Eastern Woodland Indians
The Eastern Woodland Indians are Native Americans that inhabit the eastern part of the United States. In some cases, this group of Indians has been known to live in northwestern states such as Tennessee and Kentucky. The lifestyle of this tribe is similar to the life of other Indians. Traditionally, Eastern Woodland Indians live in log homes. Since Native Americans are hard-workers, they build their own homes from trees, bark, and grass. Some homes are also constructed from twigs, branches, and mud-clay. Husbands and fathers are the primary builders. Older children may assist with building, wherein fathers can train their sons. Normally, women do not participate in building homes. However, they may assist the project by gathering materials.
Eastern Woodland Indians kill and prepare their own food. Along with home construction, fathers also teach their sons how to hunt and fish. The typical diet consists of animal meat such as deer, rabbit, bison, and bear. Additionally, the Indians enjoyed a host of delicious nuts, berries, beans, and vegetables (corn and squash). Both males and females worked in the fields. With their young children attached to their back, mothers would plant seeds and harvest the fields. There was no need to water the fields. For this matter, the Eastern Woodland Indians relied on water from the sky.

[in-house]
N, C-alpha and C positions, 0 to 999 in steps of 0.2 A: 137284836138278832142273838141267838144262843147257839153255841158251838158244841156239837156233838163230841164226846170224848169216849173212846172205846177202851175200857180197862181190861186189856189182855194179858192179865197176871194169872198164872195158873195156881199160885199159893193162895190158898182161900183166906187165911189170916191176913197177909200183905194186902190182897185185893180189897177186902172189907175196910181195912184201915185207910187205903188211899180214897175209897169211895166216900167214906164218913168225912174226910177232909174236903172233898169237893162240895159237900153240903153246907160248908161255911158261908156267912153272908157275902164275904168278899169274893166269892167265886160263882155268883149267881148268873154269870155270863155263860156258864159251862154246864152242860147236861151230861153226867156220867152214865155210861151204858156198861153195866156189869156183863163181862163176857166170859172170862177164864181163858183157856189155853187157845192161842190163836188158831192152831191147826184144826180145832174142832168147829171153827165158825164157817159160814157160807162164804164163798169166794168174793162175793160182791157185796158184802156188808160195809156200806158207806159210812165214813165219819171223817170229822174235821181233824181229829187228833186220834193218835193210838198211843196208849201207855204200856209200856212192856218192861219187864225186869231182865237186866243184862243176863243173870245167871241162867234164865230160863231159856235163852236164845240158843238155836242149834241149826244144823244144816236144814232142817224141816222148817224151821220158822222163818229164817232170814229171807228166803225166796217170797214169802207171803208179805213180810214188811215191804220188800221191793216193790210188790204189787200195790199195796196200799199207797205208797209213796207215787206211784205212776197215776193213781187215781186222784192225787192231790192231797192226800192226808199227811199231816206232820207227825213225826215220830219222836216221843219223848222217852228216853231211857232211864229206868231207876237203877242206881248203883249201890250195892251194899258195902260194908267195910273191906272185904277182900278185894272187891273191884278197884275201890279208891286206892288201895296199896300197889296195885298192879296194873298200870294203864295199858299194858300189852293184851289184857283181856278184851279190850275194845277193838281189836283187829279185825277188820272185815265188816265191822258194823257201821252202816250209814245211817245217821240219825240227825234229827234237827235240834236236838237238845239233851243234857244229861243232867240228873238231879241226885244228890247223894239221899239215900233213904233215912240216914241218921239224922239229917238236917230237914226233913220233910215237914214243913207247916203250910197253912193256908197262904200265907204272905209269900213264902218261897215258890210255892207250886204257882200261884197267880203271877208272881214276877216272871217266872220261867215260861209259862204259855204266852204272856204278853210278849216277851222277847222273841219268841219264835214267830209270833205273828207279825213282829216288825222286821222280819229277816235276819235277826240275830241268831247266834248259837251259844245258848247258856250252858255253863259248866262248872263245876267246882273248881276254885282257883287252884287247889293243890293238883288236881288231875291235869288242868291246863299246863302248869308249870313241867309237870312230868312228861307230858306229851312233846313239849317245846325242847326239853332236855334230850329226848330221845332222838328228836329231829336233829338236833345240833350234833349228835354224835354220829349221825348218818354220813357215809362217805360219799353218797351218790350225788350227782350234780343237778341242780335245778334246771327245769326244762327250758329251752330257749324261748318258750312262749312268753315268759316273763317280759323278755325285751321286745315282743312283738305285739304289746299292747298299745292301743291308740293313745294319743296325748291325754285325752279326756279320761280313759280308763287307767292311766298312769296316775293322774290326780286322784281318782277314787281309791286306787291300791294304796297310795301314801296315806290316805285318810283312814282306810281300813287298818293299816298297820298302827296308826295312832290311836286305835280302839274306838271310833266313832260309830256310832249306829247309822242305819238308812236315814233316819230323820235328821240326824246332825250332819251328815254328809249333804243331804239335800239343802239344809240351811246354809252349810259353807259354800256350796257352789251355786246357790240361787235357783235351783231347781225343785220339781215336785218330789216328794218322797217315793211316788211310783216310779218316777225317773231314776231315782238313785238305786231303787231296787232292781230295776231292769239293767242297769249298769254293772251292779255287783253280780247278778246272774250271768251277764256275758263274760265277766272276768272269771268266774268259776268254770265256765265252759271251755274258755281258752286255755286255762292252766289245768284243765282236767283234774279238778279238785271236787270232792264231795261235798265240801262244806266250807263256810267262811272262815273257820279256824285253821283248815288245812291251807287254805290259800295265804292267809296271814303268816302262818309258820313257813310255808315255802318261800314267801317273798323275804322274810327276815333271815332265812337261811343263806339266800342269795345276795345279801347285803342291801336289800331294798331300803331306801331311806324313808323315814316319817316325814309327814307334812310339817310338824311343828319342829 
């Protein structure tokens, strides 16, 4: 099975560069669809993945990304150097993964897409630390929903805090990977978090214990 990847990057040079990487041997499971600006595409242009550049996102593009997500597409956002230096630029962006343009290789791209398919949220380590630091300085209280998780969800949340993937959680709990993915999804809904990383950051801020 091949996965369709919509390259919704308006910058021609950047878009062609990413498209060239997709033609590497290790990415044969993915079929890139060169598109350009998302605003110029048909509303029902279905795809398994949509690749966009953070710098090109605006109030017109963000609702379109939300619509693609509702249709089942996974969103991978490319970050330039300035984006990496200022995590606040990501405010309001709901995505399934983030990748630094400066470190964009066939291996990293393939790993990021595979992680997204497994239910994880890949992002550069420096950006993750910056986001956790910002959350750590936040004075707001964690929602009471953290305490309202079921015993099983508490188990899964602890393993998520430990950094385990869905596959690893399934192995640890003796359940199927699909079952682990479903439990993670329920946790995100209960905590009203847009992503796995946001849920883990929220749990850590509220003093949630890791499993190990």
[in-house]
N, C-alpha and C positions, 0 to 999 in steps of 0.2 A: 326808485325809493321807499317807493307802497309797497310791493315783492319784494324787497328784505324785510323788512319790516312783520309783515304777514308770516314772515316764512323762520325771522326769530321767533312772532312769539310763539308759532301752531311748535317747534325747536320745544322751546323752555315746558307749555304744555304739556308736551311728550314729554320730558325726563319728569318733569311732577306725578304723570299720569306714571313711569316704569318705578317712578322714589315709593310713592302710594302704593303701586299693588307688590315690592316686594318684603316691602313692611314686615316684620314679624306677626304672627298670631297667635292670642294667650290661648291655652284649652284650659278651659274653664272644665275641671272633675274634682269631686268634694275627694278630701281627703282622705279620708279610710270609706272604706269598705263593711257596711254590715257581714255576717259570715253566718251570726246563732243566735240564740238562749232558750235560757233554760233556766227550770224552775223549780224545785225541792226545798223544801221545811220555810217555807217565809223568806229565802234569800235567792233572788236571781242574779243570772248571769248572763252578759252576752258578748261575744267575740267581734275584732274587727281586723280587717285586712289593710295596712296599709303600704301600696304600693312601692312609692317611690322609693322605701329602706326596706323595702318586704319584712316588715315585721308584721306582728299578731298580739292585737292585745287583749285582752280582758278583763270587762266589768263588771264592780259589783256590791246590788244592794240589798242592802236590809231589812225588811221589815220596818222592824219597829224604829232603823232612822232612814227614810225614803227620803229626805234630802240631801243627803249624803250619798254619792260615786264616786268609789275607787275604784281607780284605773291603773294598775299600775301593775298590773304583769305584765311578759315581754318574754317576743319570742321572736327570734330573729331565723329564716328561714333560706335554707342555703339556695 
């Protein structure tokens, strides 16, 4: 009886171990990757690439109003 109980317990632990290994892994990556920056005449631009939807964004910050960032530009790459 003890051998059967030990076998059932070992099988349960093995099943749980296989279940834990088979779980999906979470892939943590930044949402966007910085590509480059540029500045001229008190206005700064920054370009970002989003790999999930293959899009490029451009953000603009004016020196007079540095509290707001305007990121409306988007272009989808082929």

This particular Indian tribe spoke several different languages and dialects. However, their cultural beliefs and way of life are the same. Some of the different languages include Iroquoian and Algonquian languages. Additionally, there were many groups such as the Cayuga, Mohawk, Onondaga, and Seneca tribes. Since the Eastern Woodland Indians reside in the forest, they have uncovered many different uses for wood. Today, the Woodland Indians take advantage of forest wood, and it is primarily used for houses, canoes, cooking utensils, hunting equipment, etc.
More on this subject: Eastern Woodland Indians
Related Article Links
Disclaimer: The American Indian Heritage Foundation or Indians.org do not personally endorse or support any of the comments made within the writings of this article.